Nutrition How can nutrition be improved based on understanding of the interactions
between genetics, epigenetics, environment and diet?
Waste How can ways of influencing behaviour be most cost-effectively designed
and targeted to reduce food waste in UK homes?
Whole System – Environmental Context What are the opportunities and risks for UK
food supply and primary production in responding to climate change?
Whole System – Policy Context Where the UK food system has demand for, and
command of, resources in other parts of the world, how can associated ethical,
political and other impacts be addressed?
3
Primary Production Stakeholder Group
Top five research priorities for the UK food system selected by the
primary production stakeholder group
•How can the sustainability of UK primary production be improved without
expanding our social and environmental footprint overseas?
•How should UK soils be managed for optimum productivity and
environmental protection in field vegetable, arable and grassland livestock
systems in the long term?
•Given the UK’s geographical imbalance between limited and excess water
supplies, how can water resources be better managed to improve water-use
efficiency for food production?
•How can primary food production be sustainably intensified whilst
maintaining or enhancing the nutritional value of those food items?
•What are the barriers to the further development and uptake of precision
technologies, smart engineering and automation by producers to enhance
the efficiency and sustainability of the food system, and how can they be
overcome?
4
Food Industry and Retail Stakeholder Group
Top five research priorities for the UK food system selected by the
food industry and retail stakeholder group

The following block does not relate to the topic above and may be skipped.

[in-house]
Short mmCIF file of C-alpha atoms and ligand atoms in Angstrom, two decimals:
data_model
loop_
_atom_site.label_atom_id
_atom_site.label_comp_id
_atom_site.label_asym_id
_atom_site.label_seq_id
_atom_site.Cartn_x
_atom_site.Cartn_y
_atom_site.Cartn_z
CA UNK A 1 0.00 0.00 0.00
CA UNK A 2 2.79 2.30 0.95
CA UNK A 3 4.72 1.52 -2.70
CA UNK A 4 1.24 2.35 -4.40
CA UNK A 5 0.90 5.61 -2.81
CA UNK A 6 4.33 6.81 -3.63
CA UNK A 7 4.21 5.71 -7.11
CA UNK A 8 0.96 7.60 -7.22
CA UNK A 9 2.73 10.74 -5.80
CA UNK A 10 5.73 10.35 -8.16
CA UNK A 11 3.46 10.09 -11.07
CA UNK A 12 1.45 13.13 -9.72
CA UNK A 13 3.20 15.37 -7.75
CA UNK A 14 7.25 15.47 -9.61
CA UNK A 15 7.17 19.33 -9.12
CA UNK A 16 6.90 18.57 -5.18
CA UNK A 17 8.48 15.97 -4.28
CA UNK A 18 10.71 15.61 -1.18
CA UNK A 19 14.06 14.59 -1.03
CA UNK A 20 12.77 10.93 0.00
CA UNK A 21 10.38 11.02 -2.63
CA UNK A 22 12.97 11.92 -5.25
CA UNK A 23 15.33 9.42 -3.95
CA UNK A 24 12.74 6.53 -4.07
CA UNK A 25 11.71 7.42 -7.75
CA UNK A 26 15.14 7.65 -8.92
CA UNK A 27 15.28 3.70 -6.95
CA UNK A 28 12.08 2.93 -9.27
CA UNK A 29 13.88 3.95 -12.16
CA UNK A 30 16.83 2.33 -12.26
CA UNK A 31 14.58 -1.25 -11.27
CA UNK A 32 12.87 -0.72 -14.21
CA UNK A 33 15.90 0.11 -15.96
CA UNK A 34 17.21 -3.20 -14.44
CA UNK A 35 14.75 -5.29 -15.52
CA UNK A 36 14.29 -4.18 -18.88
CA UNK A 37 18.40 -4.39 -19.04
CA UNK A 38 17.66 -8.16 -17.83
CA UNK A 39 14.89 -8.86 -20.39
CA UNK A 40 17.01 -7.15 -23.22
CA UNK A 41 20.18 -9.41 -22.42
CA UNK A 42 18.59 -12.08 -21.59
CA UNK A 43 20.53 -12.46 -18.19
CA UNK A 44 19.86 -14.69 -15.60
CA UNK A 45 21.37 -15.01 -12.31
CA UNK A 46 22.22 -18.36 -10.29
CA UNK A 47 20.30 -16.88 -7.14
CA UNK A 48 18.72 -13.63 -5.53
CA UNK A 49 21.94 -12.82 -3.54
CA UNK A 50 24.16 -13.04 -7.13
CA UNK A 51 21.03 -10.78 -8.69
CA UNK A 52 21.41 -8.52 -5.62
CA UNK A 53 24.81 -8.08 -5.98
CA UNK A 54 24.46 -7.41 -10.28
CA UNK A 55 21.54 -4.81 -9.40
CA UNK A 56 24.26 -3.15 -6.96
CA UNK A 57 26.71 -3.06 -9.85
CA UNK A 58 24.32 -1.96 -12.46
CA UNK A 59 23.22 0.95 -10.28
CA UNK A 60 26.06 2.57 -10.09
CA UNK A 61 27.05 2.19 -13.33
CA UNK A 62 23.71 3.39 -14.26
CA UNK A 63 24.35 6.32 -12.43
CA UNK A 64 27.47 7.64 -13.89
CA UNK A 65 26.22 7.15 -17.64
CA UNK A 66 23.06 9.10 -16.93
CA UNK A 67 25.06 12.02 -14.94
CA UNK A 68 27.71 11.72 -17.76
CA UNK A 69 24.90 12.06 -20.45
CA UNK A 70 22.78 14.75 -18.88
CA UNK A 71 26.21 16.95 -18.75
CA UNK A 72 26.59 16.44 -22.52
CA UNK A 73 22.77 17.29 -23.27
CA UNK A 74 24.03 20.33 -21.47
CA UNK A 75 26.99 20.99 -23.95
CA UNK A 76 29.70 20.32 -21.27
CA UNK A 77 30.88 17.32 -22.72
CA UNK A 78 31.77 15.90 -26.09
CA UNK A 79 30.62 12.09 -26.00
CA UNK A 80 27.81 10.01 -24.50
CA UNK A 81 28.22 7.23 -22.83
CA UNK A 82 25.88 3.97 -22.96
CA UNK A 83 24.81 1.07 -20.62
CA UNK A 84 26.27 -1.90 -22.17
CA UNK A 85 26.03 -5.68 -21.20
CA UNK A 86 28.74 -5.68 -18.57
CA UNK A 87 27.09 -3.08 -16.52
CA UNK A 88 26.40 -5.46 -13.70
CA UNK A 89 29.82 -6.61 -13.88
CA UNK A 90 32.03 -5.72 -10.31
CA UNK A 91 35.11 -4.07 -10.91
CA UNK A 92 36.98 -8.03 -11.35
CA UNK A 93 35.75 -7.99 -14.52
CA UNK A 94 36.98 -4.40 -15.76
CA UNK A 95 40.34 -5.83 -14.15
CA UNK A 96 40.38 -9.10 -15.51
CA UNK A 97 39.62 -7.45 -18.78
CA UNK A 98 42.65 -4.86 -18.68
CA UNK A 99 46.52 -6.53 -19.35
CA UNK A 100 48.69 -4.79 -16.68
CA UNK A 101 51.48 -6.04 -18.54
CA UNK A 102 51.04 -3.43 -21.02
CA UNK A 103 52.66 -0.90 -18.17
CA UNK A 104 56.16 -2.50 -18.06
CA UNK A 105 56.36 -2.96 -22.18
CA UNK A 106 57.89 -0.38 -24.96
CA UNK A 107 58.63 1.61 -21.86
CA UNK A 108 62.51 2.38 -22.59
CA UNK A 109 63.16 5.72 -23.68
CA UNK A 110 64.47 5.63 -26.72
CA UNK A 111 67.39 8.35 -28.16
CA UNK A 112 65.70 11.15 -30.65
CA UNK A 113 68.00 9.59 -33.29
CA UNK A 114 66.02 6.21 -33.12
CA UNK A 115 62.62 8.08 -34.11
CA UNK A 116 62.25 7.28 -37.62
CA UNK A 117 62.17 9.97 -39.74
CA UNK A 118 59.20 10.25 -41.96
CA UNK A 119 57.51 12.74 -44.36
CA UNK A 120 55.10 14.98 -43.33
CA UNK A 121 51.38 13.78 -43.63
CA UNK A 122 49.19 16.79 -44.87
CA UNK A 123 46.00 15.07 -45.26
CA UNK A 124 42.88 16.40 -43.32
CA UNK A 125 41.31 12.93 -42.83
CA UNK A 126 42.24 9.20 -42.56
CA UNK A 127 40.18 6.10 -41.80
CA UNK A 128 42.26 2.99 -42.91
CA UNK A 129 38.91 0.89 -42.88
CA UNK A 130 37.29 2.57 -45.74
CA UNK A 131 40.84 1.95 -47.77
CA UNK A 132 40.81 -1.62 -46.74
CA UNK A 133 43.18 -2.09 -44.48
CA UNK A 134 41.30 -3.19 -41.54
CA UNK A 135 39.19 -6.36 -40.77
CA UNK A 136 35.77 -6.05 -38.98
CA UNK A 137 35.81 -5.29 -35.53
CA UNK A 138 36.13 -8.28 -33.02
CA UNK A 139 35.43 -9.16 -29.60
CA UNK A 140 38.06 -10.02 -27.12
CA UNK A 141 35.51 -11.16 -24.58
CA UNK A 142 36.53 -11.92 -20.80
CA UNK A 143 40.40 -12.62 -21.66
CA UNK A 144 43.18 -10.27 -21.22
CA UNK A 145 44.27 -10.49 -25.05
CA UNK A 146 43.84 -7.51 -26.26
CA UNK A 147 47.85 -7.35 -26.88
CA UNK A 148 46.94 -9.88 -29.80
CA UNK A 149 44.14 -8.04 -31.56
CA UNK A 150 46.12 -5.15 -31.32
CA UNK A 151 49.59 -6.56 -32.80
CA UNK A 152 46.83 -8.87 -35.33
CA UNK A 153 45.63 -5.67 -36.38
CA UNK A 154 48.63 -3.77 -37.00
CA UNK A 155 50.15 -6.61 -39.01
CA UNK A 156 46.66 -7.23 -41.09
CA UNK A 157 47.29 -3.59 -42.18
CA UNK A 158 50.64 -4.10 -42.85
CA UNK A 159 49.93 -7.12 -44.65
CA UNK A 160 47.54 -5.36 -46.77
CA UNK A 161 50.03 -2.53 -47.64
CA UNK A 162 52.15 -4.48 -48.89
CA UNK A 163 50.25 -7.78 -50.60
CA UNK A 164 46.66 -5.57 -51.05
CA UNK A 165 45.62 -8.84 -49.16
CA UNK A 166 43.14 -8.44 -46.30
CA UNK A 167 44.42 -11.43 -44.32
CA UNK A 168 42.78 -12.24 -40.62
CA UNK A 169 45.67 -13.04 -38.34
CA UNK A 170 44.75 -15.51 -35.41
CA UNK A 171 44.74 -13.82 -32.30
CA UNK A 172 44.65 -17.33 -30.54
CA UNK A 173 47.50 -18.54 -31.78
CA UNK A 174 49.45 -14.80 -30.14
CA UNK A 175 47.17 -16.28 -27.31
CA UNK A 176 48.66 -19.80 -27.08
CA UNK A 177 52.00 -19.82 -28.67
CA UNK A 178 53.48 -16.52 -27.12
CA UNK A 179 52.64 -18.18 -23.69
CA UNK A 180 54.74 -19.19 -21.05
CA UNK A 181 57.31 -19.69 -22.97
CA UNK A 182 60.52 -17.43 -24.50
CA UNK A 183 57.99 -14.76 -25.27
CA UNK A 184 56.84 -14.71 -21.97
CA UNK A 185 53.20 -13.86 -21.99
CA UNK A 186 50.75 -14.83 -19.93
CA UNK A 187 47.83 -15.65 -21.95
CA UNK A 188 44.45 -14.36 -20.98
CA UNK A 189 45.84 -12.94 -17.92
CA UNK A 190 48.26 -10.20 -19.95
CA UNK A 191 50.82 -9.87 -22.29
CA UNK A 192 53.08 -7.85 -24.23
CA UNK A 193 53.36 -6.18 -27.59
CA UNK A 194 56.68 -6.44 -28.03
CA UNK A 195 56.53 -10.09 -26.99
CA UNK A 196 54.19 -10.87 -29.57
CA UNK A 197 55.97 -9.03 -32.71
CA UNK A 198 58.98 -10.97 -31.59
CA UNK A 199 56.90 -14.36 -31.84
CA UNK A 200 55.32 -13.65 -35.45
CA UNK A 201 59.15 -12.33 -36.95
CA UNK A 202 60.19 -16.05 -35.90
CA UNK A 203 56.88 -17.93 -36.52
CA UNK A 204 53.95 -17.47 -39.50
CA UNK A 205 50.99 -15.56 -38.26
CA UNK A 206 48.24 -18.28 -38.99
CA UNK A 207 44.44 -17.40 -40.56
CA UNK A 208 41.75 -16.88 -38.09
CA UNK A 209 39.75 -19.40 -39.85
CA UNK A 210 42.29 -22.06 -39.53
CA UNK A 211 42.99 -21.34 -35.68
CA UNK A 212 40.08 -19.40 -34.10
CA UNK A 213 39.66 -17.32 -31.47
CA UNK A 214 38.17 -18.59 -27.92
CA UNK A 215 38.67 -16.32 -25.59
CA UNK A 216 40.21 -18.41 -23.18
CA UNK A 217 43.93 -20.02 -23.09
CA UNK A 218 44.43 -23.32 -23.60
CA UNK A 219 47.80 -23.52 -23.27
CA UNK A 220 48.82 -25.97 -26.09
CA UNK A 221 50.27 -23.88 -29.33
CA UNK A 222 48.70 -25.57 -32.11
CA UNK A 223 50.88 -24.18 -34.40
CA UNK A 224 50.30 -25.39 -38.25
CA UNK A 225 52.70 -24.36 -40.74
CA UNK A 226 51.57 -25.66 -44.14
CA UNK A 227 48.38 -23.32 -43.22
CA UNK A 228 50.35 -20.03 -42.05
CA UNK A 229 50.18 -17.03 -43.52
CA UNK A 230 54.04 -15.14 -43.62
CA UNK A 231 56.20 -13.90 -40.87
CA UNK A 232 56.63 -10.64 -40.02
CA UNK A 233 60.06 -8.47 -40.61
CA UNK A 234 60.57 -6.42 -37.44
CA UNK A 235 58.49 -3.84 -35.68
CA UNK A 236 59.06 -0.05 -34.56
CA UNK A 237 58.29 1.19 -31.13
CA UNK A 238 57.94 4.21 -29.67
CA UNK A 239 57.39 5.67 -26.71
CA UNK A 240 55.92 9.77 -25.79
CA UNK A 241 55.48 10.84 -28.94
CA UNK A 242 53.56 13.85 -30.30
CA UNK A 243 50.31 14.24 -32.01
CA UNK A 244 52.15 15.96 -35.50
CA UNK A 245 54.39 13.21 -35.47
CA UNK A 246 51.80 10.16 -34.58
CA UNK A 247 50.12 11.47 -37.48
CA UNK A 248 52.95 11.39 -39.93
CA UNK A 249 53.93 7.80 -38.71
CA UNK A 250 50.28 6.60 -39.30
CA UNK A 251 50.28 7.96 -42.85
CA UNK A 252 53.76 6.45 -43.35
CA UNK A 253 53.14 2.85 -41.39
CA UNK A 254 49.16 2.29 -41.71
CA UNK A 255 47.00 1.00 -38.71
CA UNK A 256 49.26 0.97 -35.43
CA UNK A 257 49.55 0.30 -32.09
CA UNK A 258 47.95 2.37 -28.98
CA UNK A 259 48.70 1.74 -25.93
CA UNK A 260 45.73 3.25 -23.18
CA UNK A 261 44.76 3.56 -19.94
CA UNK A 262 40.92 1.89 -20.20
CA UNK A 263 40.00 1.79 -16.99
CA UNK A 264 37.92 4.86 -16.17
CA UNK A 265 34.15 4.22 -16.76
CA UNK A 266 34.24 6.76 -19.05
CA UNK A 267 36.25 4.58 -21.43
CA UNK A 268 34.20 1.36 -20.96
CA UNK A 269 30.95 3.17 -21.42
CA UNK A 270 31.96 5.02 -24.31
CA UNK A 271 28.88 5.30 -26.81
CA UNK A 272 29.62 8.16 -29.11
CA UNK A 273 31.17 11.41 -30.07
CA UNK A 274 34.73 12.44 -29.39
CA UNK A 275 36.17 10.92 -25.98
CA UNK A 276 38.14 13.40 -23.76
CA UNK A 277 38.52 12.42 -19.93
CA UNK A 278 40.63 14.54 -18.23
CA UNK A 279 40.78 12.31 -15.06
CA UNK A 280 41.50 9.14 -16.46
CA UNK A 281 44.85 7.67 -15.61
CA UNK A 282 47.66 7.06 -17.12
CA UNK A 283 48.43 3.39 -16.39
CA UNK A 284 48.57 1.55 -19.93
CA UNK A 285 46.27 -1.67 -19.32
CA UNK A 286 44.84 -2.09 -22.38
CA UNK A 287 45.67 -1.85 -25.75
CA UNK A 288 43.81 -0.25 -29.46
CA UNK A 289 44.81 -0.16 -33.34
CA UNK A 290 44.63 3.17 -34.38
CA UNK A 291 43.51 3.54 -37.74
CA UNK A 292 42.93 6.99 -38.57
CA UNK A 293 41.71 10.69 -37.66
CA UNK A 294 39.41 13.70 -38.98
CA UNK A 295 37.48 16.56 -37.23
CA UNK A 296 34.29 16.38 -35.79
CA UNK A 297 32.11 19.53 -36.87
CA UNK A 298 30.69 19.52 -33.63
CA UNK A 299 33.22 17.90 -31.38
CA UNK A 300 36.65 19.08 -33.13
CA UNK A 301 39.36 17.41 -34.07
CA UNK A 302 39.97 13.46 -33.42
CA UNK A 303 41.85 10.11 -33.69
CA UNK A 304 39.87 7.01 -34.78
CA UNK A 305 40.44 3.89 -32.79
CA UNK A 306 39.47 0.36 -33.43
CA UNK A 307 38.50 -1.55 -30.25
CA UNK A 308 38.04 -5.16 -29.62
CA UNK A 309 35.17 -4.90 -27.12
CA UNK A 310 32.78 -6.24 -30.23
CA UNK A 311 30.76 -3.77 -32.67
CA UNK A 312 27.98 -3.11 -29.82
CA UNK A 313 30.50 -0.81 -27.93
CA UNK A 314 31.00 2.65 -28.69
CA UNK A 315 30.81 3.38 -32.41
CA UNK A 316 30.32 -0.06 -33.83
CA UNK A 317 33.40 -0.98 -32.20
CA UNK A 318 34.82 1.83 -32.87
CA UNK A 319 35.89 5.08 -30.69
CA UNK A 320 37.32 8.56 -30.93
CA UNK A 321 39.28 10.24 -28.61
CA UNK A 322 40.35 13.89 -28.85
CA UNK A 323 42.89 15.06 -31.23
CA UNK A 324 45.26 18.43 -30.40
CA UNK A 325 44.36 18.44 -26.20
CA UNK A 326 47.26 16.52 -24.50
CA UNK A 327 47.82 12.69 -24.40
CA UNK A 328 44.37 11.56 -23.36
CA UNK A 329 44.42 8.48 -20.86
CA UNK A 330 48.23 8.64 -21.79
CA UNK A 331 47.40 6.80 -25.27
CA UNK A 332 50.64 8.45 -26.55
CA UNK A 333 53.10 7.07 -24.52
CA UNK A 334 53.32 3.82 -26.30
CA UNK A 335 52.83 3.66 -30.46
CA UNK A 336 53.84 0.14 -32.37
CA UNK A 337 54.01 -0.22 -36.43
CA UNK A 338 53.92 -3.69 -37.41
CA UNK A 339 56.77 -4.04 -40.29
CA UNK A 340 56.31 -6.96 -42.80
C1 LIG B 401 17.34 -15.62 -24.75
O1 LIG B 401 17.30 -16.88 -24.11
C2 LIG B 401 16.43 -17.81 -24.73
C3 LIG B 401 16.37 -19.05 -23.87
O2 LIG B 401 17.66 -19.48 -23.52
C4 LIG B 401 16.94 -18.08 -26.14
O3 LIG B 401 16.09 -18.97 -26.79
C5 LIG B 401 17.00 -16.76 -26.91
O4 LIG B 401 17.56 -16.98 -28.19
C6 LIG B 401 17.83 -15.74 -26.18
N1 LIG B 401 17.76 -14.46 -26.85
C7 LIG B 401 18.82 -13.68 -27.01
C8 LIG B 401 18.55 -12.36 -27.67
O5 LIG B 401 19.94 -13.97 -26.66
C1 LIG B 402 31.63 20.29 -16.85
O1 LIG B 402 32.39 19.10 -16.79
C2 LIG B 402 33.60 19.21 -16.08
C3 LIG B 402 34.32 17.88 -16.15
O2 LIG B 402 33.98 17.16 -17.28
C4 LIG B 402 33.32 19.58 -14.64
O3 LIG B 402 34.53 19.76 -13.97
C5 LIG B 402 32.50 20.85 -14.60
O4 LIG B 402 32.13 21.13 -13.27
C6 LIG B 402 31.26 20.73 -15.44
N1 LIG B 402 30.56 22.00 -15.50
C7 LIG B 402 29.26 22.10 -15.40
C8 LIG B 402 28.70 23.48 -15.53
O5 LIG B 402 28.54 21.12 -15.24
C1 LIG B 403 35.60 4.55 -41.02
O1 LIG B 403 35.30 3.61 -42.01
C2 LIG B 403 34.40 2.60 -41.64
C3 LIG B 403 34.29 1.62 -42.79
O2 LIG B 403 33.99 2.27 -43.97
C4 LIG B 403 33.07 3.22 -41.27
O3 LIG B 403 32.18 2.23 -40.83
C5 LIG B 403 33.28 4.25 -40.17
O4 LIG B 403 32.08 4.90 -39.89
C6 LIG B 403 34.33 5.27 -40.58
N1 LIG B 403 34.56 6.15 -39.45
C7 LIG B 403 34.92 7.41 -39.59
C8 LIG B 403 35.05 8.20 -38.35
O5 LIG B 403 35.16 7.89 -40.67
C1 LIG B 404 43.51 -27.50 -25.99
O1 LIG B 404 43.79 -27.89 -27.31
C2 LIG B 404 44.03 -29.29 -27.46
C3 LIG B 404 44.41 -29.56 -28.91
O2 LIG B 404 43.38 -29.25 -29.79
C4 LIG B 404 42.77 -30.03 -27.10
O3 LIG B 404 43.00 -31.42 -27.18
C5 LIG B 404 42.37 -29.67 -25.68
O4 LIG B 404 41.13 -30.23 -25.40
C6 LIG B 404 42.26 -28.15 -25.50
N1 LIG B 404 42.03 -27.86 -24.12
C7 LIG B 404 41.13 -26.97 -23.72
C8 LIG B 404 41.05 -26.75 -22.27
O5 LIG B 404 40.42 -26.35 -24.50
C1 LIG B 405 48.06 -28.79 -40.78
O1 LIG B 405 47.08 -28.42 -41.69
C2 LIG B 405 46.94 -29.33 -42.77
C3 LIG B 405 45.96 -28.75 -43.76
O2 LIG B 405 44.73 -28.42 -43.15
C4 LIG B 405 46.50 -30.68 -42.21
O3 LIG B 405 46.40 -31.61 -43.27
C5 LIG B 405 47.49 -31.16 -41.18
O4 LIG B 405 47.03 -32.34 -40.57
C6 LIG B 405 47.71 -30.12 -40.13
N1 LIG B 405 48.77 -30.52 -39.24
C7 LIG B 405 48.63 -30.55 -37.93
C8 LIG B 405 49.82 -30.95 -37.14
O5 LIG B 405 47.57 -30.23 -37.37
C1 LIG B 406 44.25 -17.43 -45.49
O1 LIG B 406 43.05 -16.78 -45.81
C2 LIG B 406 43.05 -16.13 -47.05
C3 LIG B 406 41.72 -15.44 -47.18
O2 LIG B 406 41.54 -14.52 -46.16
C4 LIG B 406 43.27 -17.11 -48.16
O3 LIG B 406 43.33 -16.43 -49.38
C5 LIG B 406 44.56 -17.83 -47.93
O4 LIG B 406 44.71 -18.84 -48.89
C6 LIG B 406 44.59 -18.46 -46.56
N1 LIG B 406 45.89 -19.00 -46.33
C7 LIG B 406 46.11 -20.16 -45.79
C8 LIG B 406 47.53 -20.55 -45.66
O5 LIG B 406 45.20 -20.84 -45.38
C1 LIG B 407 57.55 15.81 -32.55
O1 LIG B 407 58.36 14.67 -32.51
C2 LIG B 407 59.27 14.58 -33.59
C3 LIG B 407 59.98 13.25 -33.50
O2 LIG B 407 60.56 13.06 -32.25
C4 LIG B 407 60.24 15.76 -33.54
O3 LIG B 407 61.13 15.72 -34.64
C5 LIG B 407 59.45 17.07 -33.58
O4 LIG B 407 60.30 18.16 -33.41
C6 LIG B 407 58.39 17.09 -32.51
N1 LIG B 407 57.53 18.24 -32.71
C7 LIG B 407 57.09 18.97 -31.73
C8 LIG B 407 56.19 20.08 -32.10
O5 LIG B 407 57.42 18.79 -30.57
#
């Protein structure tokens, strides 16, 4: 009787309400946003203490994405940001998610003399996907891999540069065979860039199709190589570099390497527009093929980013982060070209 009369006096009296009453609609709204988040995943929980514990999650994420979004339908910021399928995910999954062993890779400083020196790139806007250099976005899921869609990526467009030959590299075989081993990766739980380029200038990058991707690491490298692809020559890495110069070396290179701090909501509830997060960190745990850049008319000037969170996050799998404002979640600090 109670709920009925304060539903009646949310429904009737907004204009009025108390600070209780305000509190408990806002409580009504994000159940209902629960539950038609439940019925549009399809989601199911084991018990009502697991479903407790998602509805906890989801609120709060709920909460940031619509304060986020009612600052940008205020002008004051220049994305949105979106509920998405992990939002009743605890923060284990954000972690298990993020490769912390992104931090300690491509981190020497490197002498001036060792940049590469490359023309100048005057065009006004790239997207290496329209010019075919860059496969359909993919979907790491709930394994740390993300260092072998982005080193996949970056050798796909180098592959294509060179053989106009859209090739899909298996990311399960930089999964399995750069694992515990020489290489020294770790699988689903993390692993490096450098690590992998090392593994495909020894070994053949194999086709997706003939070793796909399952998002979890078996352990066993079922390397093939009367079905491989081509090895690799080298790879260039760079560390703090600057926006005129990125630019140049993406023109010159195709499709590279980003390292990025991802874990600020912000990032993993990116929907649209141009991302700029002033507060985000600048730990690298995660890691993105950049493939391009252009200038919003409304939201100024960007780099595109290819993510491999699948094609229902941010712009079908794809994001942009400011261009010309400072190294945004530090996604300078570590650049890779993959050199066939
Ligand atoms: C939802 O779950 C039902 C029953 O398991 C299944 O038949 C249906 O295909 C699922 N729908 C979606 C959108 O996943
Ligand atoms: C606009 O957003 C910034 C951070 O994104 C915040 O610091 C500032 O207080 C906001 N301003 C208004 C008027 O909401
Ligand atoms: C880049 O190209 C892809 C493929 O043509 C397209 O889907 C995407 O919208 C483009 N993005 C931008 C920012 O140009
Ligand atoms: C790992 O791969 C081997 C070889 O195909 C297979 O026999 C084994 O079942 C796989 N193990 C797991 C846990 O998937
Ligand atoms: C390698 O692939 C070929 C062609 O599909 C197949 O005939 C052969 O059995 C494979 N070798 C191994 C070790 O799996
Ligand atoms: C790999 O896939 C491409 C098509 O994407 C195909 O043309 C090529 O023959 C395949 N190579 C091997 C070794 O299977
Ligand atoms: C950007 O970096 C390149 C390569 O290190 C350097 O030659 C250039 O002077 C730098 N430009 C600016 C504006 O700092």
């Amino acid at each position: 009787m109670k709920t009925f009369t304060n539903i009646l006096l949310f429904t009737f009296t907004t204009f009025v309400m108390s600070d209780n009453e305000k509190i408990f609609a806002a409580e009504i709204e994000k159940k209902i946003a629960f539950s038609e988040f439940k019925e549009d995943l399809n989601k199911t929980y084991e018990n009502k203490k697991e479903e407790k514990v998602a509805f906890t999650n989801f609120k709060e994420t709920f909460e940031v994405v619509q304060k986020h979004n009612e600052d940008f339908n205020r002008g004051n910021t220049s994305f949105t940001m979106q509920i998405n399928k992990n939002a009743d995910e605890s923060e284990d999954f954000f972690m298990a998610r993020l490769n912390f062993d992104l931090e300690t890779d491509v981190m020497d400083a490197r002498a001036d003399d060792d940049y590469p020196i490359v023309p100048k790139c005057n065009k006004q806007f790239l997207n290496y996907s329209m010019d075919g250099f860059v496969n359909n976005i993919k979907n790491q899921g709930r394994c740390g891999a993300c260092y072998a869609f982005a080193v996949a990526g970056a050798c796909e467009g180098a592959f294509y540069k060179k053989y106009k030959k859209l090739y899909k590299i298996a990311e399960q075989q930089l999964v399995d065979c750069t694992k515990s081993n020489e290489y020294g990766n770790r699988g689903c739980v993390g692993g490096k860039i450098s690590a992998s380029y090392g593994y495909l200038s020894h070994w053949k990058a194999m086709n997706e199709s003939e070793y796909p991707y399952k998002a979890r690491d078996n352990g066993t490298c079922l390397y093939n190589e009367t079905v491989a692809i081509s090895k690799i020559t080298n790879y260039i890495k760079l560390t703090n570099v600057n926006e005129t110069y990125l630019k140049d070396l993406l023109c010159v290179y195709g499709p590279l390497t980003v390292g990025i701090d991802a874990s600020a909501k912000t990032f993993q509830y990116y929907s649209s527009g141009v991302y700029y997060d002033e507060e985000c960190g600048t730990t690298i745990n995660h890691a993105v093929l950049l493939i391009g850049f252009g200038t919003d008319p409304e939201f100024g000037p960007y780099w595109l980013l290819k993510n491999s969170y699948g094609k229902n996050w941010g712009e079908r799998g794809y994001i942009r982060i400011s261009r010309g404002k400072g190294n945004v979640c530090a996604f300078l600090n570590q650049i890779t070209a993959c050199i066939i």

•How can the fat, sugar, preservative and salt content of foods be reduced
while ensuring that palatability is maintained, waste is minimised, and food
remains safe and does not spoil?
•How can food hygiene and safety be ensured as chemistry and chemical
engineering in manufacturing processes (e.g. cold plasma, high pressure
processing, non-compressor refrigeration) change to meet future economic,
social and environmental drivers?
•How will novel, emerging and re-emerging pathogens be prevented,
detected and controlled rapidly and accurately to enhance food security?
•How can smart packaging be used to reduce food waste and maintain or
enhance food safety?
•What food information system would allow UK consumers to make an
informed choice about each product’s impact on different aspects of
sustainability (environmental, economic, health and social)?
5
Governmental Policy Stakeholder Group
Top five research priorities for the UK food system selected by the
governmental policy stakeholder group
•Which intervention (or combination of interventions) would be most
effective in achieving changes in consumption decisions and which types of
intervention (e.g. awareness raising campaigns, choice editing, education,
legislation or regulatory) are most appropriate for specific contexts and
decisions?
•Which UK groups (e.g. socioeconomic, regional) are, or are likely to become,
food insecure in the near future, and why?